guidelines for the classification of instalment credit based on
delinquency status. While the 1980 policy recognized the statistical
validity of measuring losses predicated on past due status, the 1980
policy also permitted exceptions to the classification policy in
situations where significant amounts were involved or when a loan was
well secured and in the process of collection.
A fundamental objective of the 1980 policy is the timely
recognition of losses as required by generally accepted accounting
principles (GAAP). While the 1980 policy provides general guidance for
a large segment of the retail credit portfolio, it does not provide
supervisory guidance on loan charge-offs related to consumer
bankruptcy, fraudulent activities, and accounts of decedents.
Furthermore, no guidance is provided on the classification of
delinquent residential mortgages and home equity loans. In light of the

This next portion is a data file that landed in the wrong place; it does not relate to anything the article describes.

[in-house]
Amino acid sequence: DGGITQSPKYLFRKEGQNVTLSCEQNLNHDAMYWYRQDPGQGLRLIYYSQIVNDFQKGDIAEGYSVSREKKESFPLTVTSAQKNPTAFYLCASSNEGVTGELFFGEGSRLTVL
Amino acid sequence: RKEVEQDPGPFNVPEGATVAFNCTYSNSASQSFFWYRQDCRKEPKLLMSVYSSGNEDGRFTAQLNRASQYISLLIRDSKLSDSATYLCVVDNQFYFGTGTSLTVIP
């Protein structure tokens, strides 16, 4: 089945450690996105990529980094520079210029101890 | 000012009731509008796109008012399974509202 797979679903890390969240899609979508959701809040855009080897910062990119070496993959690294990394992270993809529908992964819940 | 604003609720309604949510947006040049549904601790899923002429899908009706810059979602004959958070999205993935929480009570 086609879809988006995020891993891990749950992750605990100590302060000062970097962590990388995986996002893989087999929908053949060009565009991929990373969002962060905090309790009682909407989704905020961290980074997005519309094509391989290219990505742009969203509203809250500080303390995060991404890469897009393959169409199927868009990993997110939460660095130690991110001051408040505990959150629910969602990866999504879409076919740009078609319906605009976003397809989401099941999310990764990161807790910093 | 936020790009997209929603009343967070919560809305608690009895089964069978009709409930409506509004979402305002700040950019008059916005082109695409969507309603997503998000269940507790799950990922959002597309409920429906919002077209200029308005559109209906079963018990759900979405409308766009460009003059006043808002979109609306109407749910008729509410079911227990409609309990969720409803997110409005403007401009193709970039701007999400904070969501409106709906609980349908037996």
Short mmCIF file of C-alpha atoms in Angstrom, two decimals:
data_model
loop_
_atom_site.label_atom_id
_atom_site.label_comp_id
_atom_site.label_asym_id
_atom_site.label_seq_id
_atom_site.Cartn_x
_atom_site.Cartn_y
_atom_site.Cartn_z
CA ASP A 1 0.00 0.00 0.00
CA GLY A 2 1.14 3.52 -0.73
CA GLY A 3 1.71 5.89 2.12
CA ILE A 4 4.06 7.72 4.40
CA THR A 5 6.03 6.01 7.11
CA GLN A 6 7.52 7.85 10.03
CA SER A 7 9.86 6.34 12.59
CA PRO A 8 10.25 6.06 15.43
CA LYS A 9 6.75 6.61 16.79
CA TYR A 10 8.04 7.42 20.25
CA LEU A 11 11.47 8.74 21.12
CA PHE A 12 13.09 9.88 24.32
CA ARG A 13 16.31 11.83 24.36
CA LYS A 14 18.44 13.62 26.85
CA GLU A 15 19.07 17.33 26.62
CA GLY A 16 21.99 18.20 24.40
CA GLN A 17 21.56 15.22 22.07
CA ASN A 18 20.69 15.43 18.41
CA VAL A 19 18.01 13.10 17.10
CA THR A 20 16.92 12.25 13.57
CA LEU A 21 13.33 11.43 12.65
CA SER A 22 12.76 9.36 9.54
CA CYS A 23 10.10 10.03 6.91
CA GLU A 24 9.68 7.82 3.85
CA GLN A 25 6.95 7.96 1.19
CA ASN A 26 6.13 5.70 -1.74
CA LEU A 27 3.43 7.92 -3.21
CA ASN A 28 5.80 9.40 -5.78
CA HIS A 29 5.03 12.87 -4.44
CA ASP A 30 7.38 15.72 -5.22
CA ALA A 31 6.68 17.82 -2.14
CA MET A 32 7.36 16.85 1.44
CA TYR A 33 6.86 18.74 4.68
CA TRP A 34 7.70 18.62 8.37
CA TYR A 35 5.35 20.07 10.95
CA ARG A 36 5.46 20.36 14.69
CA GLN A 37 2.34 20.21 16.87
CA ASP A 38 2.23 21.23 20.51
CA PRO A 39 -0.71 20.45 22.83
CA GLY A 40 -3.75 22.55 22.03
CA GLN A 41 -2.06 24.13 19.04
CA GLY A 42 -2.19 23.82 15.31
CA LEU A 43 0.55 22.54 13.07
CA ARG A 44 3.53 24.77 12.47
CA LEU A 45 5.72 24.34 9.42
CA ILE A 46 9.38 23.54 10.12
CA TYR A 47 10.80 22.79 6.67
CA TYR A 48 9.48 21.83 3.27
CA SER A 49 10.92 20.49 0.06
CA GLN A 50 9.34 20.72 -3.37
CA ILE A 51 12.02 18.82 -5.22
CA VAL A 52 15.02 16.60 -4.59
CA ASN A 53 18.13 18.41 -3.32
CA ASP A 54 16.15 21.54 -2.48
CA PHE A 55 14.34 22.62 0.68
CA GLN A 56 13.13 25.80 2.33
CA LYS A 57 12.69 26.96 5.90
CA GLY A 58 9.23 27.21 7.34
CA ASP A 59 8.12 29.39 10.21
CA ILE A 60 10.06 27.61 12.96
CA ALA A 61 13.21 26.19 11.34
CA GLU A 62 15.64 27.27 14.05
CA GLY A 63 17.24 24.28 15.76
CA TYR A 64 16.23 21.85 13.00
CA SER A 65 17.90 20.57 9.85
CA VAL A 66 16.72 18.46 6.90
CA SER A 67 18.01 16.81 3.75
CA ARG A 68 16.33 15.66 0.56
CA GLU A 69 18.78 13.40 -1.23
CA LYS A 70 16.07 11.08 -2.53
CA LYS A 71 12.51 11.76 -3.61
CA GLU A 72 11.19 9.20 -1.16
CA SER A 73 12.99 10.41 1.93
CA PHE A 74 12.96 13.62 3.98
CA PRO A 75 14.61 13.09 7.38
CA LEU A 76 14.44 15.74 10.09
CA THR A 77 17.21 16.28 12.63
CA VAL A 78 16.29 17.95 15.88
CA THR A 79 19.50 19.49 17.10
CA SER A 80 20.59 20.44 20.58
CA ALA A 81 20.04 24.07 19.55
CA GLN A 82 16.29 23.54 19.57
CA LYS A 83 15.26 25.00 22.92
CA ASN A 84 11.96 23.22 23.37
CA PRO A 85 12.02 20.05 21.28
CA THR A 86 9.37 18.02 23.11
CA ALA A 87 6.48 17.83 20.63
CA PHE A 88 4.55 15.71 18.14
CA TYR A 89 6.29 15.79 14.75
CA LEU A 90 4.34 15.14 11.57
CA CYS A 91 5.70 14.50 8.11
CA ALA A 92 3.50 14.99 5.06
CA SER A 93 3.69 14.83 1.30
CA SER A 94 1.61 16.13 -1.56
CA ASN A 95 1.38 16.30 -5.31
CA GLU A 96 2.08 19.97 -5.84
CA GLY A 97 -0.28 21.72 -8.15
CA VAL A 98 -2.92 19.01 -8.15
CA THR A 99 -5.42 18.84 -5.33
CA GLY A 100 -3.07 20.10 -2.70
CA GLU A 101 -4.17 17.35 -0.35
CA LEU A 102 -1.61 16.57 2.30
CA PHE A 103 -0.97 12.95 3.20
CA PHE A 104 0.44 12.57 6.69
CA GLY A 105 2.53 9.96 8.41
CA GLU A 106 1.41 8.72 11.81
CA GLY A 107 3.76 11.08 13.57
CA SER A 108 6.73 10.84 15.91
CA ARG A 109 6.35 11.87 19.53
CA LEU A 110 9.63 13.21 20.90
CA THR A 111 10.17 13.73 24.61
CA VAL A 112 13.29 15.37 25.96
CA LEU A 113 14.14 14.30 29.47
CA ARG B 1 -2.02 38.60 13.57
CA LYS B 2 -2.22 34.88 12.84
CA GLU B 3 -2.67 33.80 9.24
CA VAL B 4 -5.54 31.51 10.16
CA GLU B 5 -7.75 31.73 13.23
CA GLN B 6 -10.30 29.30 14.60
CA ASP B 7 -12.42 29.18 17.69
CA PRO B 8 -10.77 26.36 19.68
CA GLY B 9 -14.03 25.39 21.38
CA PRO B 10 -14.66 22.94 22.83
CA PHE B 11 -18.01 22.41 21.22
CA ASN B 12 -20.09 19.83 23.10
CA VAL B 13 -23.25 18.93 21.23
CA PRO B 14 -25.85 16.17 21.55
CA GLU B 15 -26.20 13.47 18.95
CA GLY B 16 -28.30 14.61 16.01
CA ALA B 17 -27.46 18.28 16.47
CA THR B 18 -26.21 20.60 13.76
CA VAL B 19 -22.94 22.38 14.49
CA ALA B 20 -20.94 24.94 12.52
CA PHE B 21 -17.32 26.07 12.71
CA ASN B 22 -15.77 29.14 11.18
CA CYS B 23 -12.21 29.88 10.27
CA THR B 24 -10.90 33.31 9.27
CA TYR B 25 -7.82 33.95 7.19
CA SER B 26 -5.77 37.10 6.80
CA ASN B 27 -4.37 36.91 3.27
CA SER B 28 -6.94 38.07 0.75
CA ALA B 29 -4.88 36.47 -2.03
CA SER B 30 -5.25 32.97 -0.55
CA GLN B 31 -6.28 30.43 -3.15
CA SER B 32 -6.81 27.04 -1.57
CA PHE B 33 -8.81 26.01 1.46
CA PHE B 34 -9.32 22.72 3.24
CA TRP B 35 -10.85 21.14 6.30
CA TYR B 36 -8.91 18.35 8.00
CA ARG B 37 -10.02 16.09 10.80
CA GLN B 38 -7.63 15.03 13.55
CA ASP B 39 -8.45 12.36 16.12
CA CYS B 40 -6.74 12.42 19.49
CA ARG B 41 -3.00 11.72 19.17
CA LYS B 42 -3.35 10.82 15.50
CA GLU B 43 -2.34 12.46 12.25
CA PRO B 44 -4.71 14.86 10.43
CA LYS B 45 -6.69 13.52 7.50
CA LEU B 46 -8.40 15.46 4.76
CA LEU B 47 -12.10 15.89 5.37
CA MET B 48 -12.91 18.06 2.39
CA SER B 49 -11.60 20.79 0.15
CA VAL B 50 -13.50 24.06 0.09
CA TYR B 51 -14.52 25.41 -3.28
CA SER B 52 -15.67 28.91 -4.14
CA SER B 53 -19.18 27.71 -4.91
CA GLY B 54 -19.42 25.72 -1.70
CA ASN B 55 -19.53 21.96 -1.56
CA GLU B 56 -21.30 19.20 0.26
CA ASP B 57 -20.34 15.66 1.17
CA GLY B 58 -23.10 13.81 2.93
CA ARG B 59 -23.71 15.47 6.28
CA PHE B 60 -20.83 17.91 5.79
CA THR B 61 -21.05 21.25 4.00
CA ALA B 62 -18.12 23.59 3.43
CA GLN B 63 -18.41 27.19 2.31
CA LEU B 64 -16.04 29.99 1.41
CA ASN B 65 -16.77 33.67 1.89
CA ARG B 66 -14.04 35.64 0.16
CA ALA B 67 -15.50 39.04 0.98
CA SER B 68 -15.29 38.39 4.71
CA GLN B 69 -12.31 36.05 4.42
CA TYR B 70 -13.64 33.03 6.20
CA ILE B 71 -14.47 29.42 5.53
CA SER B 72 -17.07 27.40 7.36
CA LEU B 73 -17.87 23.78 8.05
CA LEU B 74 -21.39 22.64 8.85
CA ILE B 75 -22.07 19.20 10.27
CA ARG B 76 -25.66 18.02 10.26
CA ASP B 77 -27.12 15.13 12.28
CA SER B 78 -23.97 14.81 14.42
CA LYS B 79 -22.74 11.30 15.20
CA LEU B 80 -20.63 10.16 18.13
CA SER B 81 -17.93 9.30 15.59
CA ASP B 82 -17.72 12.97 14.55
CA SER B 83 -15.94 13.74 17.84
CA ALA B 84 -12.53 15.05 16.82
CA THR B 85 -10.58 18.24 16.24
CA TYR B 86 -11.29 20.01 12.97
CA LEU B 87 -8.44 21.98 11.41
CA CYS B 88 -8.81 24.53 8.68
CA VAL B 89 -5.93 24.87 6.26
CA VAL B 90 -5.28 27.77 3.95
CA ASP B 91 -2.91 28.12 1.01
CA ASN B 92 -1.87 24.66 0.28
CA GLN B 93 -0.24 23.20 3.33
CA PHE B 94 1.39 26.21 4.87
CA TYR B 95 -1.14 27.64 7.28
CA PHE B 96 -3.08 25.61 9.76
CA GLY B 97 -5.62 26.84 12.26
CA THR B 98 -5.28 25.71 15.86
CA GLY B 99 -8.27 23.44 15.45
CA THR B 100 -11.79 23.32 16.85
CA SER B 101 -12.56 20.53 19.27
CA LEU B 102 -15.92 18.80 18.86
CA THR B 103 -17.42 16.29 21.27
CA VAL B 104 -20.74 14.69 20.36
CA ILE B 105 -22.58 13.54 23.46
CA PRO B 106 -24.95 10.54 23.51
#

questionable asset quality of many of these accounts and the
inconsistent way in which financial institutions report and charge-off
these accounts, the FFIEC believes that additional supervisory guidance
Request for Comments in the Following Areas
(1) Charge-off Policy for Open-End and Closed-End Credit
The agencies recognize the inconsistency between the level of risk
associated with open-end and closed-end credit and the policy for
charging-off delinquent accounts. Under the 1980 policy, open-end
credit, which is generally unsecured, should be charged-off when an
account is 180 days delinquent. Conversely, closed-end credit, which is
normally secured by some type of collateral, is subject to a more
stringent policy of 120 days delinquent before a loan is charged off.
Over the years this inconsistency has become more apparent as the
market for open-end credit evolved.
In 1980, open-end credit generally consisted of credit card
accounts with small credit lines that limited the exposure an
institution had to an individual borrower. In today's environment,